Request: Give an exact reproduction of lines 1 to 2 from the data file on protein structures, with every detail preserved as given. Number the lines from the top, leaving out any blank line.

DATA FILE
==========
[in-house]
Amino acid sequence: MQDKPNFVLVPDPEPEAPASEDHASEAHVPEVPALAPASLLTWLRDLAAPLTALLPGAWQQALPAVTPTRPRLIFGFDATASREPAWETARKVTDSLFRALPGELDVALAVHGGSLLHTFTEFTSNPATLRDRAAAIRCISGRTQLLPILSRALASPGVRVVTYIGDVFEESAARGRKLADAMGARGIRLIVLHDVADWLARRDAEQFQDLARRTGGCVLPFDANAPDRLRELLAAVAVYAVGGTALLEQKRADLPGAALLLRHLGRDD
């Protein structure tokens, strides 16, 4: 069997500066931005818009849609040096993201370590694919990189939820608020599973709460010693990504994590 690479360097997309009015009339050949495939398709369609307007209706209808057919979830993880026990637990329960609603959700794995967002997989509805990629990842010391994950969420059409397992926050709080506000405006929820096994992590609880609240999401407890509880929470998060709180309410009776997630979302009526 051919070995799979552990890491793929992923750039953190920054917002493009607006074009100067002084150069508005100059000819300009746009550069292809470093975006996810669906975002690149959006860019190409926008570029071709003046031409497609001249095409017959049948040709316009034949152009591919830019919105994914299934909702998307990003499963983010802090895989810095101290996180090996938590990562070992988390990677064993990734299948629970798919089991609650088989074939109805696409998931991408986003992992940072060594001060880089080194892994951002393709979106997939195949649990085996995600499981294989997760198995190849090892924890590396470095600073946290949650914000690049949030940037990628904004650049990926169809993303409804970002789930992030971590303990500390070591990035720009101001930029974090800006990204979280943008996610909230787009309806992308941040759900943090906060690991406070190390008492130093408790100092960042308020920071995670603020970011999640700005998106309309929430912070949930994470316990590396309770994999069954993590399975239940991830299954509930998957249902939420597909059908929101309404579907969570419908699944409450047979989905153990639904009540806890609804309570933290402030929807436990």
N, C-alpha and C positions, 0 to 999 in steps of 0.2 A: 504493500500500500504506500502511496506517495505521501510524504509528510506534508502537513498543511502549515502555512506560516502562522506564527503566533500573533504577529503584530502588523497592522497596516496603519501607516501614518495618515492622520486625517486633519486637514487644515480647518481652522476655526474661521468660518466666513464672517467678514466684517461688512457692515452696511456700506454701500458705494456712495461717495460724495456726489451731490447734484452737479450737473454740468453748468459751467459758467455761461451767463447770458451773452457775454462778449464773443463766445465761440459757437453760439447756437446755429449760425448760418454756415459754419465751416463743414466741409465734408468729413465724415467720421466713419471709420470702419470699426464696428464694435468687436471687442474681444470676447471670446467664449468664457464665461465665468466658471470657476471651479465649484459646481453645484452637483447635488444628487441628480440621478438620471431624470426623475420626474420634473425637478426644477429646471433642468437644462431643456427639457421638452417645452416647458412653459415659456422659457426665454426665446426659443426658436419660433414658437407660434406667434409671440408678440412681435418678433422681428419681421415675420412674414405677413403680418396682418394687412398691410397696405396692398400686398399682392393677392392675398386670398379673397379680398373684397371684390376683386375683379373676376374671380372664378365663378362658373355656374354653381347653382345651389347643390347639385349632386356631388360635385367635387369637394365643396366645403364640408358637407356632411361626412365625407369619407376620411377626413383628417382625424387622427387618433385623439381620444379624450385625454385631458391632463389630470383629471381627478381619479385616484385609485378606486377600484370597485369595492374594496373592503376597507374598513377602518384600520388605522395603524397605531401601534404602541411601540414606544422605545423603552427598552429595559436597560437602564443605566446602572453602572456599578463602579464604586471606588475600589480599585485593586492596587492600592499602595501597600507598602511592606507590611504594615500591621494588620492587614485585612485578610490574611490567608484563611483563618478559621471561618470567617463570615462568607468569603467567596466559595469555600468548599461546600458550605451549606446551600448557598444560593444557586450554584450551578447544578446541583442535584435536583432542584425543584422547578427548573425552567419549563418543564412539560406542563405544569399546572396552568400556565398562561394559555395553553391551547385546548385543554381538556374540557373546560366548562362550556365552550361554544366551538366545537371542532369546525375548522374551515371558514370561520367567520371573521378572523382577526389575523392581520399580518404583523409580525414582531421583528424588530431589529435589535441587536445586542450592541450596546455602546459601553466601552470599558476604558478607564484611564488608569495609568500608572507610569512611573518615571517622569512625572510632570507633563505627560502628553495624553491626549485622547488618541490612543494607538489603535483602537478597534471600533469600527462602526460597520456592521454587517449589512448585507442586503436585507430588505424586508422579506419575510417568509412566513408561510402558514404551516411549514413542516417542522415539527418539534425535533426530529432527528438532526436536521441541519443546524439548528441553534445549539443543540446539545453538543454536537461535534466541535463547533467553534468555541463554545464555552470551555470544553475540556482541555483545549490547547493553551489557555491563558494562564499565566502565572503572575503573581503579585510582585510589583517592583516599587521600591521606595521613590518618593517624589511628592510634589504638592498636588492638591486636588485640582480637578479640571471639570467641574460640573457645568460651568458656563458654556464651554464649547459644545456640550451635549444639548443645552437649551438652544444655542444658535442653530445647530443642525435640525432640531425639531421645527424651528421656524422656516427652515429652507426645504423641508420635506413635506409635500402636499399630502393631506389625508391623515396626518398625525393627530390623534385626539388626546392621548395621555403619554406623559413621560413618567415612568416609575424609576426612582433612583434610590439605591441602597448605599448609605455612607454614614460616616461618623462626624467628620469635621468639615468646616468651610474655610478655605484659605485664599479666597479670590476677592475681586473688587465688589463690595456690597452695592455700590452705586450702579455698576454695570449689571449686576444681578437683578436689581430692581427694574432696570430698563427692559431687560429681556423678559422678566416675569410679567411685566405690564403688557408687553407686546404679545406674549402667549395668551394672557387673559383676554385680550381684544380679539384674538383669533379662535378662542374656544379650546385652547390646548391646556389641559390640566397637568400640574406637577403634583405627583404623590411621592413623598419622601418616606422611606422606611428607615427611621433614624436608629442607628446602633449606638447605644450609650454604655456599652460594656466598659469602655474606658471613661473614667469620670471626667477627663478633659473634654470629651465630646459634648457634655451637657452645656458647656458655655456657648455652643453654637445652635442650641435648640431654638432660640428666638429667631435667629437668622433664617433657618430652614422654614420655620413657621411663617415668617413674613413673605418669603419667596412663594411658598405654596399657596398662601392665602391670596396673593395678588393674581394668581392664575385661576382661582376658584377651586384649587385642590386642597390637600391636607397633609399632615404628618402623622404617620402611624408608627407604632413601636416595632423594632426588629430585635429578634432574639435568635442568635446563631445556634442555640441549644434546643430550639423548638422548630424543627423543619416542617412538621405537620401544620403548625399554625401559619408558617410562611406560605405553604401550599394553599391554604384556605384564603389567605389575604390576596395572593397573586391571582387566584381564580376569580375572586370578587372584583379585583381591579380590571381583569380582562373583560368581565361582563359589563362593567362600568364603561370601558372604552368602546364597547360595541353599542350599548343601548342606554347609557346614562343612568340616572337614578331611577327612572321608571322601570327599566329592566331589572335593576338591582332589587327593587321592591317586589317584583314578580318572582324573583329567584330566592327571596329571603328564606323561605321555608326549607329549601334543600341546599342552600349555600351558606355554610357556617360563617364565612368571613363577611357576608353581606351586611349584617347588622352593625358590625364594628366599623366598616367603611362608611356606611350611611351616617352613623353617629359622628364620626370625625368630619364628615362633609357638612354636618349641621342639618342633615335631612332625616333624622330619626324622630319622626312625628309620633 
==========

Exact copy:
[in-house]
Amino acid sequence: MQDKPNFVLVPDPEPEAPASEDHASEAHVPEVPALAPASLLTWLRDLAAPLTALLPGAWQQALPAVTPTRPRLIFGFDATASREPAWETARKVTDSLFRALPGELDVALAVHGGSLLHTFTEFTSNPATLRDRAAAIRCISGRTQLLPILSRALASPGVRVVTYIGDVFEESAARGRKLADAMGARGIRLIVLHDVADWLARRDAEQFQDLARRTGGCVLPFDANAPDRLRELLAAVAVYAVGGTALLEQKRADLPGAALLLRHLGRDD